Preventing Terror By Stripping Our Clothes and Privacy?

![Millimeter wave technology first introduced in airports in 2007 provides essentially naked image of passengers.](
Millimeter wave technology, first introduced in airports in 2007, provides essentially naked image of passengers.
The world is [learning more every hour]( "Umar Farouk Abdulmutallab denied entry into UK earlier this year") about 23-year-old Nigerian Umar Farouk Abdulmutallab’s alleged attempt to detonate an explosive on a Northwest Airlines plane during its descent toward Detroit this past Christmas day.  One immediately questions *how *Abdulmutallab managed to bring an explosive onto the plane in the first place if he was screened before boarding.  Well, the bomb was [hidden in his pants](  Thus, it never went through a bag screener and apparently contained no metal that would set off an airport metal detector.

We still live in a time that is largely reactive when it comes to terror.  9/11 hijackers entered airports and airplanes armed with weapons, so airports begin scanning people and bags for weapons.  Shoe bomber Richard Reid hid explosives in his shoes in his attempt to blow up a plane, so airports began mandating that passengers remove shoes.  So now that we’ve found that Umar Farouk Abdulmutallab hid the explosive in his pants, are airports going to begin mandating that passengers remove their pants?  Well, not exactly.

In about 20 American airports, TSA has been experimenting with $170,000 full-body scanners that use millimeter wave technology.  Essentially, these scanners present sketchy but distinguishable images of passengers’ naked bodies to a TSA screener in a separate room.  As of now, TSA is blurring passengers’ faces, but not genitals or breasts. Older backscatter technology revealed in 2003 actually revealed much more detail of the body and was extremely realistic, but it is not currently in use.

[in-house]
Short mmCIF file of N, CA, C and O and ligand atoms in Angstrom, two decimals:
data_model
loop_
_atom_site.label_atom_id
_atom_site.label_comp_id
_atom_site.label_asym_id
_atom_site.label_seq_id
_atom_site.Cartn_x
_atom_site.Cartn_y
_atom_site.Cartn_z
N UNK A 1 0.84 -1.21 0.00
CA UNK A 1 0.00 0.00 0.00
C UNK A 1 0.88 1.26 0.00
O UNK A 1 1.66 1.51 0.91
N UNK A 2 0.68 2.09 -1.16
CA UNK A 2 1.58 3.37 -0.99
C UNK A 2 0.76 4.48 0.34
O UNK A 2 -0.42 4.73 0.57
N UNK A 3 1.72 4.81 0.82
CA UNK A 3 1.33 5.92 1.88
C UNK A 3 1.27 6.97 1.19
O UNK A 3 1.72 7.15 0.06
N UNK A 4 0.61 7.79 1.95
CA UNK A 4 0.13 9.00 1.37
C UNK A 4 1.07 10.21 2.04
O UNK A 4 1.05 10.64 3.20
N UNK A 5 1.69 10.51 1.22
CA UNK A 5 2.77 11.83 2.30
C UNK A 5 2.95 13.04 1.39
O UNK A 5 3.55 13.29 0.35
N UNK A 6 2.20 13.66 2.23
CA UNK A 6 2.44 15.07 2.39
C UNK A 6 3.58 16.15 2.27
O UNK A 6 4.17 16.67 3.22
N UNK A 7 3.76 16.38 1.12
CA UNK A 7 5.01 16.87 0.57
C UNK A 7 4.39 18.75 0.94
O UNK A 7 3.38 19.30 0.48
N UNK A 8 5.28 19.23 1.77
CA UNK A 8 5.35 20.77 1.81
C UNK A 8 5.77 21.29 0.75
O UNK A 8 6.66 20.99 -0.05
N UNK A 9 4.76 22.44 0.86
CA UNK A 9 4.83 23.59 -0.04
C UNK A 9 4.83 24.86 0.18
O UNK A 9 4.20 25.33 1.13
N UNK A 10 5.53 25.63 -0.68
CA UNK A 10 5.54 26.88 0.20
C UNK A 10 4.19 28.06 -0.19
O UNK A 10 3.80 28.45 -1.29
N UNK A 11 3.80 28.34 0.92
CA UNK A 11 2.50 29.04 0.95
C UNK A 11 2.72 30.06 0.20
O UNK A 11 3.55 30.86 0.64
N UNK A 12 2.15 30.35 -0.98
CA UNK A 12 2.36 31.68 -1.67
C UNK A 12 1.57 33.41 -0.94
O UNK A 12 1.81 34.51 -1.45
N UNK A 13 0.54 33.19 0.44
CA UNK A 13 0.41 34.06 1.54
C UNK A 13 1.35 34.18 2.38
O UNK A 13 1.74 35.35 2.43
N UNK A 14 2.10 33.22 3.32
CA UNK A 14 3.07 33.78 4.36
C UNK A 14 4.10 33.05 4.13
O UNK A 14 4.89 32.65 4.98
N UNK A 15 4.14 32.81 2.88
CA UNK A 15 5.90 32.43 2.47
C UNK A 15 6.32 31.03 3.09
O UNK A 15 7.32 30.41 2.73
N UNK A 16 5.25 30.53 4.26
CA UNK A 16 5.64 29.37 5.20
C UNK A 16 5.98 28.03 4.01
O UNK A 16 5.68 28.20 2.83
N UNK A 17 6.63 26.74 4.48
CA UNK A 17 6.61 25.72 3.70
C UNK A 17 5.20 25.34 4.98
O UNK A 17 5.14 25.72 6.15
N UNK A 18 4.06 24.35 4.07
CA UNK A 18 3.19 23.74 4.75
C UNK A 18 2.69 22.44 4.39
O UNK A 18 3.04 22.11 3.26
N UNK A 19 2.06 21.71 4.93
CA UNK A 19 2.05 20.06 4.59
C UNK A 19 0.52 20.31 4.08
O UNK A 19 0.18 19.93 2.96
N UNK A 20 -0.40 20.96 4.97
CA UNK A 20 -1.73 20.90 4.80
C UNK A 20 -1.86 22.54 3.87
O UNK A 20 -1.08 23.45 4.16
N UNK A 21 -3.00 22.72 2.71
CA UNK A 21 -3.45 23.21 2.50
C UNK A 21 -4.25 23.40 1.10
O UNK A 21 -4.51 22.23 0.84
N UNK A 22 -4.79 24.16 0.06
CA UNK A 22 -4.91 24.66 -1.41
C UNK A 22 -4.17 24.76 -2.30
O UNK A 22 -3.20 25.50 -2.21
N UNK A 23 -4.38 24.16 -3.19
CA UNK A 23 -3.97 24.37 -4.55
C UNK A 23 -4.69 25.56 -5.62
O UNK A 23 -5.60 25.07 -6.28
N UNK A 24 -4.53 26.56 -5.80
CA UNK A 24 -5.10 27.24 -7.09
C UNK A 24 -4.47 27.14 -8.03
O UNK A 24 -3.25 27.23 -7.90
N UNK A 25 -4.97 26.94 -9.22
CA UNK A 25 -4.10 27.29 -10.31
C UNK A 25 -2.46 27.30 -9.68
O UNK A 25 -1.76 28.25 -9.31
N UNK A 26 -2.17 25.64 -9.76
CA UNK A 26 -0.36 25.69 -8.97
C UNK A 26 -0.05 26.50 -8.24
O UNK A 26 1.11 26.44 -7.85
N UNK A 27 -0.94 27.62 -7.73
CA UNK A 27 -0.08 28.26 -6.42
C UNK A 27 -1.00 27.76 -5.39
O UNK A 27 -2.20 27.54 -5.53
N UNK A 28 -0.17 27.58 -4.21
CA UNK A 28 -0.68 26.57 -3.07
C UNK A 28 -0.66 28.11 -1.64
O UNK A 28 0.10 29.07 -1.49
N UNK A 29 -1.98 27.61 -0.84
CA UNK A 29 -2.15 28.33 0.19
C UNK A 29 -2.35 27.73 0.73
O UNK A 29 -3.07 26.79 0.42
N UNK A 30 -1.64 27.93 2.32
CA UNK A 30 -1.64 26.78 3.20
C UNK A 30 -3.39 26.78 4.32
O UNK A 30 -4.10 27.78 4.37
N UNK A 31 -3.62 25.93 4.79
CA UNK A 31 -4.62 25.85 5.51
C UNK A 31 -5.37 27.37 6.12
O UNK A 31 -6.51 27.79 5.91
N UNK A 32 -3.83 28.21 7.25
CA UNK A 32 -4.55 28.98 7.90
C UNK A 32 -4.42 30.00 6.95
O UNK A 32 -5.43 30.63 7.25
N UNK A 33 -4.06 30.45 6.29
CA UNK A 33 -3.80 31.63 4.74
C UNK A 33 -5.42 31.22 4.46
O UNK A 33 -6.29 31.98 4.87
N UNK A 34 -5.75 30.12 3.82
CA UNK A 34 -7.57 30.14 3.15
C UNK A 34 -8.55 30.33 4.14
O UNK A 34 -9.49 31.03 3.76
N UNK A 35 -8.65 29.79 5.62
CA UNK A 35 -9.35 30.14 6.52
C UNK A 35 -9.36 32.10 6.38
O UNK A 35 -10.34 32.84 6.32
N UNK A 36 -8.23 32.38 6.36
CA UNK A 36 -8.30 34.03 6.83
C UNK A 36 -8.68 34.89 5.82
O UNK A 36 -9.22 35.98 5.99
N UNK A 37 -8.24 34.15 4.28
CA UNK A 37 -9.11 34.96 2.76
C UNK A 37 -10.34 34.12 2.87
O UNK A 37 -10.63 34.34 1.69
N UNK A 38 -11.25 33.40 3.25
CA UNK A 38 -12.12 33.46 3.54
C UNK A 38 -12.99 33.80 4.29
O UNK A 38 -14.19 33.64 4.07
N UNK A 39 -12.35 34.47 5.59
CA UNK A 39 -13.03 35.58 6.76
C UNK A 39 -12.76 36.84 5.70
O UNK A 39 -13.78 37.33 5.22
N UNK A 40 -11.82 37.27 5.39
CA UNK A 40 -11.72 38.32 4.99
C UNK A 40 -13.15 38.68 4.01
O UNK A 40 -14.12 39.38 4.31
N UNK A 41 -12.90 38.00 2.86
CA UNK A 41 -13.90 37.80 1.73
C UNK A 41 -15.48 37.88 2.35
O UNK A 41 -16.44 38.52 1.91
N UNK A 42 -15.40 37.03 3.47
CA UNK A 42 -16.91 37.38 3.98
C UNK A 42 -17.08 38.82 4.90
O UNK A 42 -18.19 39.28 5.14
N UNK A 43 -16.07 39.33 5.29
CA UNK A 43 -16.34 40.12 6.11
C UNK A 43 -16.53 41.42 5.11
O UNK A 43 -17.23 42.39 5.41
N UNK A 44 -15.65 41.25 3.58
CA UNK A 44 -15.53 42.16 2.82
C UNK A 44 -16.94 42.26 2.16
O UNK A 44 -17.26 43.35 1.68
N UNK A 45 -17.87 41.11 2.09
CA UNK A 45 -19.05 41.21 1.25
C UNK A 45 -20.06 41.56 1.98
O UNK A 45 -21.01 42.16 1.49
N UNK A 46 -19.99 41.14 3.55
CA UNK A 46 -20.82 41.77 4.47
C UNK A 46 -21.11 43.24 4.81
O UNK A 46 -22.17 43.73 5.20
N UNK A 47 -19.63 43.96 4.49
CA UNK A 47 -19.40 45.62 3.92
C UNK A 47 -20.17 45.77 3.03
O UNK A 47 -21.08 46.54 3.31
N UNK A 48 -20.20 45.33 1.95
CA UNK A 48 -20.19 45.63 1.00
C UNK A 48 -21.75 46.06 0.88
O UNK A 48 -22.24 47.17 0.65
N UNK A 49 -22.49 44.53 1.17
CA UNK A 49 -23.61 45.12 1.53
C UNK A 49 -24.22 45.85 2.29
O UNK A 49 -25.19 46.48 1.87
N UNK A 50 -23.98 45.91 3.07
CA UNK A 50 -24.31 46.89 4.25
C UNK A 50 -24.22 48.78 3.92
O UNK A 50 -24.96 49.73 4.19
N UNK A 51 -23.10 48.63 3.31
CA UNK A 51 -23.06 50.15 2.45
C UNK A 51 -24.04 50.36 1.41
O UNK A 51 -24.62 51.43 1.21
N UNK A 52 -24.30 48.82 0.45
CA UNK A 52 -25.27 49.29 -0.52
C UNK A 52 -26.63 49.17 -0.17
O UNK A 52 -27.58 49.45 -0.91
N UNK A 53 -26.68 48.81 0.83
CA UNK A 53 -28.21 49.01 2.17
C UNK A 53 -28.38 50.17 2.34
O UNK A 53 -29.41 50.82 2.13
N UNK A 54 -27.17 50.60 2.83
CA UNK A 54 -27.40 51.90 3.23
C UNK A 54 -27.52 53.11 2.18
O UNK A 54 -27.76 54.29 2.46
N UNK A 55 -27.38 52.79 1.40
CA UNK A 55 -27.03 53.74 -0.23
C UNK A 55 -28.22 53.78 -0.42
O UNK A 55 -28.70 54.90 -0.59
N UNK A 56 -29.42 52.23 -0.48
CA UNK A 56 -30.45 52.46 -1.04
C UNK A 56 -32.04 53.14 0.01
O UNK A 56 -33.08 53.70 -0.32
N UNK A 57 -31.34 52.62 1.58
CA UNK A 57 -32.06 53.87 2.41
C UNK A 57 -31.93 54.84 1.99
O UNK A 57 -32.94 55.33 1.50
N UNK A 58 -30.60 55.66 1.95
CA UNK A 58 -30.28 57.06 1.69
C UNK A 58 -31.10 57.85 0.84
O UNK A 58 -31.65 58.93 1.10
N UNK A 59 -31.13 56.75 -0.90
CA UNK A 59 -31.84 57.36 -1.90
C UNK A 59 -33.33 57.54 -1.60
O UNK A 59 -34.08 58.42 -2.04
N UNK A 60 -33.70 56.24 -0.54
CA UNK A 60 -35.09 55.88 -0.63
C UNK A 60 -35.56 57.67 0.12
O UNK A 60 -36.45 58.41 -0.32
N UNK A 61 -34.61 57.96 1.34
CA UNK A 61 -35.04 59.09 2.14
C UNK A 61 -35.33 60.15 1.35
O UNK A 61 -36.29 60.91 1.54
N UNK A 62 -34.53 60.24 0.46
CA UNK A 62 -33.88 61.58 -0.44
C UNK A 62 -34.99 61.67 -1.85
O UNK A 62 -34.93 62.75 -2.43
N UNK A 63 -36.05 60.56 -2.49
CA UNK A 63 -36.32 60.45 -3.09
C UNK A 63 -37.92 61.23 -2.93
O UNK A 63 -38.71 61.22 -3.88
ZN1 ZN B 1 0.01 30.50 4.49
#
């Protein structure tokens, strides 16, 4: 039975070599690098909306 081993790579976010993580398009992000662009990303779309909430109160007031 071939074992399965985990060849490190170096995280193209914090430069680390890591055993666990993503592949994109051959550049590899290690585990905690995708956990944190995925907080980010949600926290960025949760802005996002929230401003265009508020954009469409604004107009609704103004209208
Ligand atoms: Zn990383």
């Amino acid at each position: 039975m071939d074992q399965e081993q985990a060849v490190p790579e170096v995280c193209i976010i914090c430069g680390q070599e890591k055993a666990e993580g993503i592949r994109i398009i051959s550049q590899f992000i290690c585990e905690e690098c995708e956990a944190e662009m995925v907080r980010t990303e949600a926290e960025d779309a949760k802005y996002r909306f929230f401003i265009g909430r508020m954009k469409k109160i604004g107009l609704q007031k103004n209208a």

![Backscatter technology first revealed in 2003 is not currently in use, but is far mor revealing than millimeter wave technology.](
Backscatter technology, first revealed in 2003, is not currently in use, but is far mor revealing than millimeter wave technology.
Currently, the scanners serve as alternatives to the pat downs TSA conducts randomly or in response to passengers setting off metal detectors multiple times.  But privacy advocates have been working against it since this technology was first introduced in 2007 at a Phoenix, Arizona airport.  They argue that it is a clear violation of individuals’ right to privacy.  Supporters of the technology argue that it fills the void that metal detectors and bag screeners cannot — it can detect non-metal objects hidden on one’s person.

I argue that the machines are extremely expensive and don’t actually root out the problem.  As I said before, we are still combatting terror from behind.  Yes, the technology was first introduced before Abdulmutallab’s attack, but it seeks to target terrorists far too late in their plots against this nation.  Just as the 9/11 hijackers found a way around the basic airport security of their day, just a Richard Reid found a way around the post-9/11 airport security of his day, and just as Umar Farouk Abdulmutallab found a way past the post-shoe-bomber airport security of his day, future terrorists will attempt to find a way around these full-body scans.

Perhaps the way around will be initiating attacks from international airports lacking high levels of security, perhaps it will be hiding bomb materials in body cavities, perhaps it will be improvising bombs or weapons from within the airport or airplane itself, or perhaps the trend will move towards attacking soft targets such as shopping malls and buses.  When our mind-set is more reactive than preventative, these are the realities we will face in the future.  Our focus should be directed towards destroying terror cells and preventing terror using intelligence.  The goal should be to destroy from afar rather than take the risk of having them strike us from up close first.

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